Leadership is one of those shiny concepts that seems to be so out of reach for the regular Joe. The leaders are the big shots, the bosses, who call the shots and tell everyone else what to do. Many people imagine the leader to be the most active, the most vocal, the most dominant person in the group. But in reality, one key leadership quality is actually the capacity to listen.
Change is the permanent state of life. But how we face being constantly disrupted shows the level of our leadership. The notion of impermanence is something that colors the entire cultural, economic, and psychological landscape. We simply need to learn new ways to adapt to these changes or to use the existing skills we have the best we can.
Buchbinder, who served as a Design Leadership Consultant at the Stanford Design School, shares her experience teaching Asian youth about creative confidence during the Asia Leadership Youth (ALY) Camp in 2015. The full chapter Perceptions of Creativity in Asia can be found in the book Rethinking Asia 2: Entrepreneurship and Economic Development.
Singaporean culture has a robust stress on hard work, personal responsibility, and discipline. This is a nation where slacking off is not an option. Read on and discover new insights into how national values translate to public policy and individual behavior.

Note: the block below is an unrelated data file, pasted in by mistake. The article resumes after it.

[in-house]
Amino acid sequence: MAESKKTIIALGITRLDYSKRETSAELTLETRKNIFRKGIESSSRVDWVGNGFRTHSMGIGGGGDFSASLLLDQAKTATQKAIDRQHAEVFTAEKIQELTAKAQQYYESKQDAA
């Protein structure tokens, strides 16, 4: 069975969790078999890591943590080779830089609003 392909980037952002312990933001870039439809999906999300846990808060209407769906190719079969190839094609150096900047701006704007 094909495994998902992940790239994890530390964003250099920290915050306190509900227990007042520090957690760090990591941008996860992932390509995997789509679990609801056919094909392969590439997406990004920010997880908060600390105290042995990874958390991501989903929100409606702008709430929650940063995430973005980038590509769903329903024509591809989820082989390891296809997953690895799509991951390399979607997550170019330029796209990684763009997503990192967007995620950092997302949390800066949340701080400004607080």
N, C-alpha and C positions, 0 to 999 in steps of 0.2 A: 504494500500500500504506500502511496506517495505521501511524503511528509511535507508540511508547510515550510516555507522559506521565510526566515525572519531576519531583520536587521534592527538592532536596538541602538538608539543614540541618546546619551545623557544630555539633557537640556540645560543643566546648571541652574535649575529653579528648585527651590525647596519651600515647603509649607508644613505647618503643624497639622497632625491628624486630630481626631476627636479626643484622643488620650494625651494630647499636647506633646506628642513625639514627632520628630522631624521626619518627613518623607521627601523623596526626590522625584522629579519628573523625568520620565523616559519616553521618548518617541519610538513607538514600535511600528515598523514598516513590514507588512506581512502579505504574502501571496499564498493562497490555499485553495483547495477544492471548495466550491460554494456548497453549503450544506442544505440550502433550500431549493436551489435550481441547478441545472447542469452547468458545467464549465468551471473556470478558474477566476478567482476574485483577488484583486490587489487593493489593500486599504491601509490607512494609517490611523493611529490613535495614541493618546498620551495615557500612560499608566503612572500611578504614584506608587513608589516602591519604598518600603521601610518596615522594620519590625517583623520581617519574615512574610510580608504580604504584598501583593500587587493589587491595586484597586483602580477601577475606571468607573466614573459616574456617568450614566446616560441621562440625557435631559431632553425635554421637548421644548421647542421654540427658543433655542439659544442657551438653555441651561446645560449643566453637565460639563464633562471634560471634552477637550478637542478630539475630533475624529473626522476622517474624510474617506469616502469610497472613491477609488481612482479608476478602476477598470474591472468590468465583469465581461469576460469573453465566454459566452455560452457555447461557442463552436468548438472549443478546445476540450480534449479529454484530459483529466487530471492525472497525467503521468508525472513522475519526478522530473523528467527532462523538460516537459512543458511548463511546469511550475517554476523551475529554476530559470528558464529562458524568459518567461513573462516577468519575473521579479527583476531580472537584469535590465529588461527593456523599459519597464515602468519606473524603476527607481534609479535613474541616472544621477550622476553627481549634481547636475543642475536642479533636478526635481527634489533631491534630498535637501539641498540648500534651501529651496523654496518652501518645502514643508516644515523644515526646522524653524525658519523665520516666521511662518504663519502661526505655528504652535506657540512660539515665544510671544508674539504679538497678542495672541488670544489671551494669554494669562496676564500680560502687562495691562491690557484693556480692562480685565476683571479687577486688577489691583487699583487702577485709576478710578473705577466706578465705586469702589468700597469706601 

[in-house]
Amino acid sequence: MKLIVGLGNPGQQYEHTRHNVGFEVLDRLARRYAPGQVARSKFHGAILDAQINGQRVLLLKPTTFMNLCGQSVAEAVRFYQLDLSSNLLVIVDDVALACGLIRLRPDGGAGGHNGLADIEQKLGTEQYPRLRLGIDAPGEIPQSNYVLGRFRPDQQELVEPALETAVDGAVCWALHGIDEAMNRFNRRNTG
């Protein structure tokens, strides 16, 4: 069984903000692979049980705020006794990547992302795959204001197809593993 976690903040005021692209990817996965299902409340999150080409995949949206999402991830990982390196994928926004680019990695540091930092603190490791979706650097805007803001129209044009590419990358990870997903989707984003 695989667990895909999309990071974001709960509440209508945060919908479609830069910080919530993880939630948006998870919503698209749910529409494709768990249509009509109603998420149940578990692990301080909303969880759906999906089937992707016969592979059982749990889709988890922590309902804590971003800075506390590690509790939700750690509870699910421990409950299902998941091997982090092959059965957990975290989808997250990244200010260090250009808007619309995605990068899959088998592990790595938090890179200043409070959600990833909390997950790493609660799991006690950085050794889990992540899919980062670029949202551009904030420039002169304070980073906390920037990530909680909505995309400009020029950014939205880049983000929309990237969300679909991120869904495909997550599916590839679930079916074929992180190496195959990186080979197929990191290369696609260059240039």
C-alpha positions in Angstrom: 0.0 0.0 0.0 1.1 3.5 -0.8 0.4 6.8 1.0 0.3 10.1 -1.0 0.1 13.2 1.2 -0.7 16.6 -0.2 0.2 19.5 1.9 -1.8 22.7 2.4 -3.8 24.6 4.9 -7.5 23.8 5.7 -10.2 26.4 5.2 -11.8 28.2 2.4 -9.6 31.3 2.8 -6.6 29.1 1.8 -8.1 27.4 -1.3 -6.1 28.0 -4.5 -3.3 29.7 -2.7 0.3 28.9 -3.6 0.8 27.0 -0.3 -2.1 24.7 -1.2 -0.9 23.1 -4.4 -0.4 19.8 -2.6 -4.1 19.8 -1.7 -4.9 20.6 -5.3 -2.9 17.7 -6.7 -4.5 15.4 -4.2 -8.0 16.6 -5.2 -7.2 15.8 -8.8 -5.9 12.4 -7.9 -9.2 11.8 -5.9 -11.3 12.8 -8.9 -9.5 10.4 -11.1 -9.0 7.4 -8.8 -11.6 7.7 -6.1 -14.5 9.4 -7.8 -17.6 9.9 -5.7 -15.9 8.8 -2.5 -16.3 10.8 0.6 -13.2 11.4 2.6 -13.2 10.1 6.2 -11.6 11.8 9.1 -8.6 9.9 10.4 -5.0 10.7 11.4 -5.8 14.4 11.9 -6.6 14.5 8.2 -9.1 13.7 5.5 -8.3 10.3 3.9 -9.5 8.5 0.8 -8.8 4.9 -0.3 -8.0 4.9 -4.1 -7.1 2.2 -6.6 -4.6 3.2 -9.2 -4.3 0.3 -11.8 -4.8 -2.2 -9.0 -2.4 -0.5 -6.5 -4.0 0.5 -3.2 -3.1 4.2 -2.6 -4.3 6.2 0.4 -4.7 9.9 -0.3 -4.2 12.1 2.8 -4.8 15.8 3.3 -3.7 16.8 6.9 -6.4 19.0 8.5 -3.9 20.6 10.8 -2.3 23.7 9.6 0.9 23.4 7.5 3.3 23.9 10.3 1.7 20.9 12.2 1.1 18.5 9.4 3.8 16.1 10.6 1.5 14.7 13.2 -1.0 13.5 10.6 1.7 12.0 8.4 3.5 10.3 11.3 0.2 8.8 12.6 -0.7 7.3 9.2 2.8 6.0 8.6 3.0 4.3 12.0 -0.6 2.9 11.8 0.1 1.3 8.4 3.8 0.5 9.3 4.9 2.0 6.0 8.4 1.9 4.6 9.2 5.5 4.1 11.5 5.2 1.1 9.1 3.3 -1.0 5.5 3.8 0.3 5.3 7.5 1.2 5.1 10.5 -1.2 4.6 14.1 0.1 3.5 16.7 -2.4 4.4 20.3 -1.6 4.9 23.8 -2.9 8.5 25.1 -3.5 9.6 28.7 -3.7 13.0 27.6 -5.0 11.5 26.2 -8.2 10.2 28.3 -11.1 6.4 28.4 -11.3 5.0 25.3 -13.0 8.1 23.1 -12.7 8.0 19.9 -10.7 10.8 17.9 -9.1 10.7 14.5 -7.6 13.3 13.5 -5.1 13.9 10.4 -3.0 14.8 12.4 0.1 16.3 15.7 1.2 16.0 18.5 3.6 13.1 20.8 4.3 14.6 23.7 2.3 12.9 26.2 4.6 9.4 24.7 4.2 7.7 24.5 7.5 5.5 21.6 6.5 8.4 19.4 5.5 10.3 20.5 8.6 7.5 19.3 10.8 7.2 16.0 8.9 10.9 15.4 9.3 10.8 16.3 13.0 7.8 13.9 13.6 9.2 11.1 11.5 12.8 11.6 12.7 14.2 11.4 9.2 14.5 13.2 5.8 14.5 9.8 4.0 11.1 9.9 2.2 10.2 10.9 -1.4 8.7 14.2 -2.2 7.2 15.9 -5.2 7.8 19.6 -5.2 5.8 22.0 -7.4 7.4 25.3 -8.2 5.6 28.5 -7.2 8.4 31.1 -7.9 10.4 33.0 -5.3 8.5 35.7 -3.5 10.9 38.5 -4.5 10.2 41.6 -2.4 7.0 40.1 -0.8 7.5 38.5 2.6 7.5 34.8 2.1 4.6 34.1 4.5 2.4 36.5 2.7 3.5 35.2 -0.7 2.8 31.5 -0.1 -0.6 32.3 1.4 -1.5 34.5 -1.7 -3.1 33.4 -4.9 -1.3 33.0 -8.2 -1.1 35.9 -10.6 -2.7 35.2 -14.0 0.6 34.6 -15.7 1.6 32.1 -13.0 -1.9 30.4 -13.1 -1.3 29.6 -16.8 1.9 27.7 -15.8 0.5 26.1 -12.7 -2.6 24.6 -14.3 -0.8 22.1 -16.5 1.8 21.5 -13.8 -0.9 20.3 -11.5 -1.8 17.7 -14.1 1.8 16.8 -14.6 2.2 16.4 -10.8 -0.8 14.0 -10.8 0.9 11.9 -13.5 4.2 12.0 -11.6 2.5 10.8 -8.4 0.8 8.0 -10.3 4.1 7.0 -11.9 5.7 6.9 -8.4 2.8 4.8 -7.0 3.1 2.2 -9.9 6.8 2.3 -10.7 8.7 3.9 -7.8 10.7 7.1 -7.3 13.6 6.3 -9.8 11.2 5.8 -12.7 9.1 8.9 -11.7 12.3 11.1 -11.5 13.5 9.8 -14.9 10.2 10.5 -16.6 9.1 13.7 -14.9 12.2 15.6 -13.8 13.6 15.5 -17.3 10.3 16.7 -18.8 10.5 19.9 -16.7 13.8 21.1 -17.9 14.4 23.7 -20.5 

It’s all about finding ways to make a “bigger pie” for everybody to enjoy. Negotiation is key and it involves “active listening.” Interestingly, a huge part of negotiation is listening on a deeper and more intuitive level to what motivates people and groups. While concrete factors like profit or ROI are easily quantifiable, many negotiations hinge on understanding psychological needs like individuals’ need for independence, personal agency, or recognition.
“Personal Leadership: Ethics, Power, and Decision Making,” organized by the Center for Asia Leadership, Dr. Ng shows the contrast between Machiavelli’s and Descartes’ modes of political maneuvering. The following is an excerpt of Dr. Ng’s essay.